The Silent Killer Condition that Claimed a Young Cat's Life
None of the cats had ever had a day's illness
It was a typical summer's day, a Sunday afternoon, when all the dogs were lazing about in the house or the back garden, too hot to do very much.
The cats had been out prowling earlier, but it was too hot for them and they had retired to various beds, or in the cupboard, where a couple of them liked to sleep.
I was preparing the dinner and kept flitting through to the lounge to watch television, in between checking the food that was in the oven.
All of a sudden, I heard the dogs scampering round the kitchen, whining, so I went in to see what they were doing. I vaguely saw our black cat, Harley, disappearing under the kitchen cupboard. I thought nothing of it, as he often hid under there, where it was cool.
The dogs wandered off and settled down again and I continued with my pottering about the kitchen.
Harley was an adorable cat who belonged to my friend and housemate. He always had a black cat called Harley - it was a kind of family tradition - and this was the third generation of his beloved cats. None of them had ever had a day's illness and had been to the vet's only for routine appointments, such as neutering and inoculations. None of them had ever had any serious medical conditions and had lived long and happy lives.
A typical Sunday afternoon turned into a nightmare
About half an hour later, the dinner was almost ready and the dogs were becoming a little excited at the prospect of food. They were totally ruined and expected everything that we cooked for ourselves.
As I stood over the cooker, I became aware that a cat was miaowing noisily somewhere in the kitchen. I realised it was Harley - and when I followed the noise, I discovered he had gone behind the cupboard. I presumed he was wedged behind it somehow, as he went under it all the time, but usually came out of his own accord when he felt like it.
I had no idea what he was doing behind there, since he had never got stuck before.
I called my housemate and he too could hear Harley making a terrible, eerie noise from behind the built-in units. Talking to him and reassuring him rescue was on the way, my housemate pulled the front of the cupboard off altogether to try to reach his cat.
He managed to do so and found Harley lying on the floor behind the cupboards.
Initially, he seemed okay, but seconds later, we realised he was far from alright - he was in a state of semi-collapse and could hardly move.
Cat was rushed to the emergency vet
To say we were in a state of panic and hysteria would be an understatement.
My housemate took Harley into the lounge and put him on the settee. He was miaowing constantly and we realised his back legs were suddenly paralysed, with no movement in them at all.
His front legs seemed okay, but the poor little soul was trying to drag himself round with his useless back legs stretched out behind him, making a terrible noise as he continued to miaow.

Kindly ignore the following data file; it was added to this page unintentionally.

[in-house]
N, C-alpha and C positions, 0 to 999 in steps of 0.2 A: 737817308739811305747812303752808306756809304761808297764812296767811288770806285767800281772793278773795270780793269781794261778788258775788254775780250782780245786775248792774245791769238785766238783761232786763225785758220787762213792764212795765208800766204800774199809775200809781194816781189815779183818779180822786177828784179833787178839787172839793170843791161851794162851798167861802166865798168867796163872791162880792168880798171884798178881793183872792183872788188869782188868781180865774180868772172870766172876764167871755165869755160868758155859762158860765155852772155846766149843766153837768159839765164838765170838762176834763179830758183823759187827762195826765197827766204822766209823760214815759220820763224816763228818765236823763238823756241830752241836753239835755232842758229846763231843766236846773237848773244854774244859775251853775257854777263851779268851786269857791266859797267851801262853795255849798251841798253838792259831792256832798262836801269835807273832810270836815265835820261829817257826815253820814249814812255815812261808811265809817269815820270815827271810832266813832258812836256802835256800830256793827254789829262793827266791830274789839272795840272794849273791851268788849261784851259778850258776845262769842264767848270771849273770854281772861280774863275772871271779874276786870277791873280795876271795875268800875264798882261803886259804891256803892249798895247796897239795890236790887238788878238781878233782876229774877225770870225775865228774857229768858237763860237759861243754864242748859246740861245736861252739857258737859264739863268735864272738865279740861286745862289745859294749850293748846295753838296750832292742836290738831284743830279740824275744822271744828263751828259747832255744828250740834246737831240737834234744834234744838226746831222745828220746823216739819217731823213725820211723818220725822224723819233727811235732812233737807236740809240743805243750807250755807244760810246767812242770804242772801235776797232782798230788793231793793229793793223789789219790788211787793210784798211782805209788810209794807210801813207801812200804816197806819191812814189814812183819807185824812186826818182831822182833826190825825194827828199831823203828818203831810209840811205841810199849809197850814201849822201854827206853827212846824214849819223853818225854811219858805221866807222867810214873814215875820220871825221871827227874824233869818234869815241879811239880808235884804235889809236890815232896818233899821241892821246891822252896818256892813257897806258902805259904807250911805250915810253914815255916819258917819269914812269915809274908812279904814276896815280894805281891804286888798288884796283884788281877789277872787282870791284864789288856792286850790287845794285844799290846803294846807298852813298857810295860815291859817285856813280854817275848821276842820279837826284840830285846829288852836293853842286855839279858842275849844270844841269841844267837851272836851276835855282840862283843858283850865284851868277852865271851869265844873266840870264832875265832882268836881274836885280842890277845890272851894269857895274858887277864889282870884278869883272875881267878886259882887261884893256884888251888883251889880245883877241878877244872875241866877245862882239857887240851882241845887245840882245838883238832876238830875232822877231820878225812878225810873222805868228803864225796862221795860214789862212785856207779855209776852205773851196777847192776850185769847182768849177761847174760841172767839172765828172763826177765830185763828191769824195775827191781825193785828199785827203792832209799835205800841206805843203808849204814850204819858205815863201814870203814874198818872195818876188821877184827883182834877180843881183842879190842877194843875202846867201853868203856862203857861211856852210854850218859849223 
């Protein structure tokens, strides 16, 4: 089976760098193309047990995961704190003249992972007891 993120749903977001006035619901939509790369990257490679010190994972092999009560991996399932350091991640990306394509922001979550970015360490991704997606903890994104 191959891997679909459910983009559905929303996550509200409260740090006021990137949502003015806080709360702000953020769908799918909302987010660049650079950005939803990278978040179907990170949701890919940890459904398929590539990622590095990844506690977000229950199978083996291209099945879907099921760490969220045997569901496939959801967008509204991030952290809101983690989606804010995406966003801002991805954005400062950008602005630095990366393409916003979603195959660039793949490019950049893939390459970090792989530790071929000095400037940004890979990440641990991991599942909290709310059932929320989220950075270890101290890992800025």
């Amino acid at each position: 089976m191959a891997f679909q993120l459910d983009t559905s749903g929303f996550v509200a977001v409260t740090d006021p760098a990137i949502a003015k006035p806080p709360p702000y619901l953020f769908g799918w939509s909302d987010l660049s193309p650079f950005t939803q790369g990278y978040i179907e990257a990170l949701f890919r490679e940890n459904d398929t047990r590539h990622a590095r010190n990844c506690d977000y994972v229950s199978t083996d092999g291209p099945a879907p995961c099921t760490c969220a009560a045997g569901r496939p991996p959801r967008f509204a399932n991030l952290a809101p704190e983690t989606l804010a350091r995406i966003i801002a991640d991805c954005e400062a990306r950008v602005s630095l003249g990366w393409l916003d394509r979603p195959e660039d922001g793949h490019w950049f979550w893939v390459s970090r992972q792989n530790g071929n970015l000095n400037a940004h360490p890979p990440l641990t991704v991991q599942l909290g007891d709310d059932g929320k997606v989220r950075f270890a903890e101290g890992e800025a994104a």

We rang the emergency vet immediately. Our first thought was that an injury had occurred when the dogs had been jumping around the kitchen earlier and I had seen Harley disappearing under the cupboard. We feared one of them had inadvertently jumped on him and caused a spinal injury.
They are big dogs, but very friendly towards the cats, having all grown up together. They would never knowingly hurt them, but accidents can happen.
Vet told us to take Harley to the surgery immediately
On the telephone to the vet, I was asked all kinds of questions about Harley's general health and whether he had been ill in any way, or had any unusual behaviour or symptoms lately.
I said truthfully that he hadn't. I was such a worrier about the animals' health, he would have been whisked straight up to the surgery had I noticed anything untoward.
My housemate carefully placed him in the car and drove him the short trip to the vet's, while I sat at home worrying myself to the point of being ill. I couldn't help thinking that if the dogs had injured Harley's spine by jumping on him, I was partly to blame, as I had seen the cat disappearing under the cupboard earlier, but didn't investigate.
However, he had done this hundreds of times in the past and I'd had no reason to think this occasion was any different from the others. He was only a young cat (four years old) and I'd had no reason to suspect anything was wrong.
A series of tests were carried out on Harley
I sat there for more than an hour worrying. Harley was to have an Xray at the vet's and other tests.
I wondered, if his back was broken, God forbid, whether he would be having an operation and would return in a plaster cast. I didn't even know if a surgery was possible in these cases and I started crying at the thought of never seeing him again.
I remembered all the happy times when Harley had played out in the back garden with Happy Buster, his favourite canine pal, or how he would sit just inside the open window in the dining room, looking down contemptuously on Roy, one of our dogs, who would be bouncing up and down furiously in the garden, trying to reach his feline friend.
Harley also adored sitting in boxes and when ever a parcel arrived, I knew he would find the cardboard box far more fascinating that any of his scratching posts or catnip mice! Once he disappeared for several hours and I was worried about where he had gone - until I found him fast asleep in a cardboard box in the cupboard.